A recent Wall Street Journal Article (from December 28th, 2016) commented on the exclusion of women from dozens of boards for years, as outlined by an analysis by Equilar for the WSJ.

One of the more revealing aspects of the study was the fact that in 2011, companies that had three or more female board members for the last five years financially outperformed those companies with no female board members.

While the article does not delve into other factors that may have had an impact on the performance of these companies, it does provoke some thought, particularly in these times of female empowerment and other recent diversity exclusions. The days of the “Old Boy” boardroom are slowly going away, and we believe it's all for the good.

In our opinion, it is important to include not only women on your board, but people of varying backgrounds- not simply for the sake of diversity, but for the varying viewpoints that diversity brings. A company whose board is made up entirely of people from the same walks of life, the same beliefs, the same backgrounds are sorely missing out on the objectivity and thorough discussion a diverse board can provide. If your board is cookie-cutter in profile, that’s exactly what you’ll have- a group of folks who in other times would’ve been referred to as “yes men”.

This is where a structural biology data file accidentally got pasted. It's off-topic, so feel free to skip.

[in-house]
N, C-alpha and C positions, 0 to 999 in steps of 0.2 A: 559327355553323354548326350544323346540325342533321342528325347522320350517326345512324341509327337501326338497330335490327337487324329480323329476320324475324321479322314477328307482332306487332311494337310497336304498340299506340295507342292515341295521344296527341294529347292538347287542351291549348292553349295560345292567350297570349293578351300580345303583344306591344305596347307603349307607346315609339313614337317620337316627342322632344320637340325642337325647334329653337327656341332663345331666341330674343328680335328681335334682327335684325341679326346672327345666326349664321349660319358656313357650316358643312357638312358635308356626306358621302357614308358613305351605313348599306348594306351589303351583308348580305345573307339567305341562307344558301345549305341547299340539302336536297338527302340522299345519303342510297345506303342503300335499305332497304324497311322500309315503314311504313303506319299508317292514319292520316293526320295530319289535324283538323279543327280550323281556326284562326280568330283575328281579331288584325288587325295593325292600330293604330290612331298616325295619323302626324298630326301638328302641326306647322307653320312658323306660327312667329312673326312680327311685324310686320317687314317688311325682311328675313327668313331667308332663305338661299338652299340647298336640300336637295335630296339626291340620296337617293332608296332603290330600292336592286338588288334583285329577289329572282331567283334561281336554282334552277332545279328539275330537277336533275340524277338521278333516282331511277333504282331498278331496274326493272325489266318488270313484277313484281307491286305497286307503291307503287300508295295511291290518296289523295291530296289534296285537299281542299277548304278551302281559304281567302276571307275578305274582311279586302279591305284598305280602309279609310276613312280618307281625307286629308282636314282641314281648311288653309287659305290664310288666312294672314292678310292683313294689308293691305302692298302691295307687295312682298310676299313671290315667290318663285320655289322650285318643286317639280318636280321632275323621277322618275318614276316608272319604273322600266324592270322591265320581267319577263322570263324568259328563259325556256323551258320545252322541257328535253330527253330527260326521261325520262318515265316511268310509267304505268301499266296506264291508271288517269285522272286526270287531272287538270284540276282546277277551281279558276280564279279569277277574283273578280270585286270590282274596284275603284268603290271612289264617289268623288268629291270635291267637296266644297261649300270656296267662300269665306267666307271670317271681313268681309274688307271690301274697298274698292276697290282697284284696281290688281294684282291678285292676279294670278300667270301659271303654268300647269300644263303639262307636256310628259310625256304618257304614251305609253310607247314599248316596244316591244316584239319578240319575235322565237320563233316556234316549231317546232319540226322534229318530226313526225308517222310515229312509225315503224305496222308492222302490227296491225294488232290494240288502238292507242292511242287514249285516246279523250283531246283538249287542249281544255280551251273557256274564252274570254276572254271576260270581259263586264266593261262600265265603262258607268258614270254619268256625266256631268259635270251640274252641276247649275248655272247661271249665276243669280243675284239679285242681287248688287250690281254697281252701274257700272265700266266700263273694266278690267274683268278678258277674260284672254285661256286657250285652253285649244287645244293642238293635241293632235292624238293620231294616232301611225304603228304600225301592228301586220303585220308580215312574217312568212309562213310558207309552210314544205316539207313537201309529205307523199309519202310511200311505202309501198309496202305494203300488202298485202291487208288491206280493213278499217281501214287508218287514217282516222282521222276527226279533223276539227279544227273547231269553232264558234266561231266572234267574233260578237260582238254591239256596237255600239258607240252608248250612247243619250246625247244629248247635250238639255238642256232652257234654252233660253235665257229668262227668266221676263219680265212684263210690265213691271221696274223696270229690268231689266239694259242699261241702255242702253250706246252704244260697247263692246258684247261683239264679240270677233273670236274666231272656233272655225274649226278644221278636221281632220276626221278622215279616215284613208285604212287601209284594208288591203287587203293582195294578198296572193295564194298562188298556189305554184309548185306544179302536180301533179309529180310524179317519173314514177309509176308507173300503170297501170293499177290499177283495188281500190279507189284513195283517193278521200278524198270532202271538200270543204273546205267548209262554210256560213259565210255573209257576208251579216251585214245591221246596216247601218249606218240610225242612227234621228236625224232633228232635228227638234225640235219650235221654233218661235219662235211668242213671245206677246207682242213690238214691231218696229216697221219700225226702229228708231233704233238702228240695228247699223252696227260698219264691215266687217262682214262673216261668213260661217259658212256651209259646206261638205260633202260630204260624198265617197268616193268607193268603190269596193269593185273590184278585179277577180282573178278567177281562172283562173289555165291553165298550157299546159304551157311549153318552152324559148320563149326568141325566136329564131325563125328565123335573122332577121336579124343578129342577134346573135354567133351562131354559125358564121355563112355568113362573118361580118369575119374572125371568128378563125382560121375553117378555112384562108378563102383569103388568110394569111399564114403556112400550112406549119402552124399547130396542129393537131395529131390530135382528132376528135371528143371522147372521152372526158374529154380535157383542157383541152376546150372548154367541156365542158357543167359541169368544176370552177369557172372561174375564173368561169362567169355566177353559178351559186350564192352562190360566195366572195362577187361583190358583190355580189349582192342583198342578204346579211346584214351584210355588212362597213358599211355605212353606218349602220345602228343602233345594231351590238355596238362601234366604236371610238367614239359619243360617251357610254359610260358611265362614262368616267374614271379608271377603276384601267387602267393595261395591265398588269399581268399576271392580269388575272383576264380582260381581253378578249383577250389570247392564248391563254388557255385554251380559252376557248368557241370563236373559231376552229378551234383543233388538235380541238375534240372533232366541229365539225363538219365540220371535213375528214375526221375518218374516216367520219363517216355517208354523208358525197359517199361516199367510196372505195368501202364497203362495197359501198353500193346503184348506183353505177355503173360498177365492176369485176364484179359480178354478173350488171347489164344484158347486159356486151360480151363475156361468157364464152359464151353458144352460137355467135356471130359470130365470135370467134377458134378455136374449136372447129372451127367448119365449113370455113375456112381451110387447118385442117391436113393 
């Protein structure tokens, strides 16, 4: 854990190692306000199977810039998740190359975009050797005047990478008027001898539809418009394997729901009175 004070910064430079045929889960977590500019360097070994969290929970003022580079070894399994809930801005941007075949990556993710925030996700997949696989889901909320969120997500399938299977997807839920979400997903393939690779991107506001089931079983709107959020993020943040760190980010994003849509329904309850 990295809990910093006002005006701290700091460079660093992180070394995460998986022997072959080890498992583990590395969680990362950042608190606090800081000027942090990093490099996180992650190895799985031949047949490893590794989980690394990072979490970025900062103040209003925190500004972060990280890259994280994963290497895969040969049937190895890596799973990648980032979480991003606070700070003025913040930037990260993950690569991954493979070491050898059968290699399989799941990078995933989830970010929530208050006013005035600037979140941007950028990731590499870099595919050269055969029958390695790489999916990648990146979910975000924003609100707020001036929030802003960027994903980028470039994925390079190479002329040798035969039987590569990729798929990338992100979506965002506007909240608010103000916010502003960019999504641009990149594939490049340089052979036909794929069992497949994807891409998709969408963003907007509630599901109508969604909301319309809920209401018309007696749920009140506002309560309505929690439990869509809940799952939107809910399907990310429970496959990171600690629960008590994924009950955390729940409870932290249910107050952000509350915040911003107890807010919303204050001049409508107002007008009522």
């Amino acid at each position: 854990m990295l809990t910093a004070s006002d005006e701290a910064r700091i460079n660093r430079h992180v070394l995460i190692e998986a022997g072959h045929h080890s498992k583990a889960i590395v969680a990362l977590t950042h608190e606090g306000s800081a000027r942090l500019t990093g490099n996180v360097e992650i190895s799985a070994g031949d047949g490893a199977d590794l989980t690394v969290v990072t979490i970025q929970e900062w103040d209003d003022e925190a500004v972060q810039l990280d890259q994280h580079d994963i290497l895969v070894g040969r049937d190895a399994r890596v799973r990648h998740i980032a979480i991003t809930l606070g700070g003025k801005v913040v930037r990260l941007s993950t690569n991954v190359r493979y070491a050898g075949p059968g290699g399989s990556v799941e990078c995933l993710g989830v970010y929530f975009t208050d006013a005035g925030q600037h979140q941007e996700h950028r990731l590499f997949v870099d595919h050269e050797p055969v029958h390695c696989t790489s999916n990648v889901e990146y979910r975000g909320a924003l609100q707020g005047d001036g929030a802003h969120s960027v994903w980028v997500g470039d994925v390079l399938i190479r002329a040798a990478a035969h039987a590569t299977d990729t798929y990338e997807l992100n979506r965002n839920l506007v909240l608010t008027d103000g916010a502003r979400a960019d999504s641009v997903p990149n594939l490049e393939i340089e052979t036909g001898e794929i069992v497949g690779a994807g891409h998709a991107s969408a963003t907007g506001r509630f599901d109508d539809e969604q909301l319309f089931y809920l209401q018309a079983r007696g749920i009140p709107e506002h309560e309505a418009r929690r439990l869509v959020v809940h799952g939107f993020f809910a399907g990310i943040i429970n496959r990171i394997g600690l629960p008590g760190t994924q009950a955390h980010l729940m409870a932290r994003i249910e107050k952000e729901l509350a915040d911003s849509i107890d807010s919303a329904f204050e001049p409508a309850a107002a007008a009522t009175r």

The key takeaway for us- Don’t be afraid to invite differing opinions to the table as it can help the company grow exponentially in ways previously not considered.